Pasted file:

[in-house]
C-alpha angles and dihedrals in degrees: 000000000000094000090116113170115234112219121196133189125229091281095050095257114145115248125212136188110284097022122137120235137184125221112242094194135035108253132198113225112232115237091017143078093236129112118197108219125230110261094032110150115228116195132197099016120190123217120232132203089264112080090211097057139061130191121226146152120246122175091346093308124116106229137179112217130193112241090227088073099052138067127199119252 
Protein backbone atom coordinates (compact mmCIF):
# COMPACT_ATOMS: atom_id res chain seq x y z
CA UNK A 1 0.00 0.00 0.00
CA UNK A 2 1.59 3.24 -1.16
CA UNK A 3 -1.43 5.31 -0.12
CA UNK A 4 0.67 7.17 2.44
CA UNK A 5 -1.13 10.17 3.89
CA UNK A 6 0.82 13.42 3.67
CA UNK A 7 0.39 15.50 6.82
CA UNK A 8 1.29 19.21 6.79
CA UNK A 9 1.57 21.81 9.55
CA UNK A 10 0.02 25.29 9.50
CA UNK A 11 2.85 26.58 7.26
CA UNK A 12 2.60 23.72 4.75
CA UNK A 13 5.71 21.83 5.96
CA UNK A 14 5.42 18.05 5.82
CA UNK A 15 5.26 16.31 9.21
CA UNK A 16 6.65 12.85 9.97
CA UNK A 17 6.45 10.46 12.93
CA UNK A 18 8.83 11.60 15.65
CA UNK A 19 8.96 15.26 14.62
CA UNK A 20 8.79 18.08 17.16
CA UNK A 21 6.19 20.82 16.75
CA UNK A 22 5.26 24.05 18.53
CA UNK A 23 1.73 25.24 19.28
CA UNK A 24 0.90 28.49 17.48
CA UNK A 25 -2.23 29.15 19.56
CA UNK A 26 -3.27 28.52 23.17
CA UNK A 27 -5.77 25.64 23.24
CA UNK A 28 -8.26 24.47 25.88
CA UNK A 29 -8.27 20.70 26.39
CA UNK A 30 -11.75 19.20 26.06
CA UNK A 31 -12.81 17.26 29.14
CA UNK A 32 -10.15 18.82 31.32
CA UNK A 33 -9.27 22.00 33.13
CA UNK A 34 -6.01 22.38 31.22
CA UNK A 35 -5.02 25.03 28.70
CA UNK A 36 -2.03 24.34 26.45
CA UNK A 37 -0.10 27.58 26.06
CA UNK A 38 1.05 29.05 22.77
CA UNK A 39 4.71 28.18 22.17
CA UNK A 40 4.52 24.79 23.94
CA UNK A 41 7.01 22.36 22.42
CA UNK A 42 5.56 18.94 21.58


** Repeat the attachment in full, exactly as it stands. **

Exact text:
[in-house]
C-alpha angles and dihedrals in degrees: 000000000000094000090116113170115234112219121196133189125229091281095050095257114145115248125212136188110284097022122137120235137184125221112242094194135035108253132198113225112232115237091017143078093236129112118197108219125230110261094032110150115228116195132197099016120190123217120232132203089264112080090211097057139061130191121226146152120246122175091346093308124116106229137179112217130193112241090227088073099052138067127199119252 
Protein backbone atom coordinates (compact mmCIF):
# COMPACT_ATOMS: atom_id res chain seq x y z
CA UNK A 1 0.00 0.00 0.00
CA UNK A 2 1.59 3.24 -1.16
CA UNK A 3 -1.43 5.31 -0.12
CA UNK A 4 0.67 7.17 2.44
CA UNK A 5 -1.13 10.17 3.89
CA UNK A 6 0.82 13.42 3.67
CA UNK A 7 0.39 15.50 6.82
CA UNK A 8 1.29 19.21 6.79
CA UNK A 9 1.57 21.81 9.55
CA UNK A 10 0.02 25.29 9.50
CA UNK A 11 2.85 26.58 7.26
CA UNK A 12 2.60 23.72 4.75
CA UNK A 13 5.71 21.83 5.96
CA UNK A 14 5.42 18.05 5.82
CA UNK A 15 5.26 16.31 9.21
CA UNK A 16 6.65 12.85 9.97
CA UNK A 17 6.45 10.46 12.93
CA UNK A 18 8.83 11.60 15.65
CA UNK A 19 8.96 15.26 14.62
CA UNK A 20 8.79 18.08 17.16
CA UNK A 21 6.19 20.82 16.75
CA UNK A 22 5.26 24.05 18.53
CA UNK A 23 1.73 25.24 19.28
CA UNK A 24 0.90 28.49 17.48
CA UNK A 25 -2.23 29.15 19.56
CA UNK A 26 -3.27 28.52 23.17
CA UNK A 27 -5.77 25.64 23.24
CA UNK A 28 -8.26 24.47 25.88
CA UNK A 29 -8.27 20.70 26.39
CA UNK A 30 -11.75 19.20 26.06
CA UNK A 31 -12.81 17.26 29.14
CA UNK A 32 -10.15 18.82 31.32
CA UNK A 33 -9.27 22.00 33.13
CA UNK A 34 -6.01 22.38 31.22
CA UNK A 35 -5.02 25.03 28.70
CA UNK A 36 -2.03 24.34 26.45
CA UNK A 37 -0.10 27.58 26.06
CA UNK A 38 1.05 29.05 22.77
CA UNK A 39 4.71 28.18 22.17
CA UNK A 40 4.52 24.79 23.94
CA UNK A 41 7.01 22.36 22.42
CA UNK A 42 5.56 18.94 21.58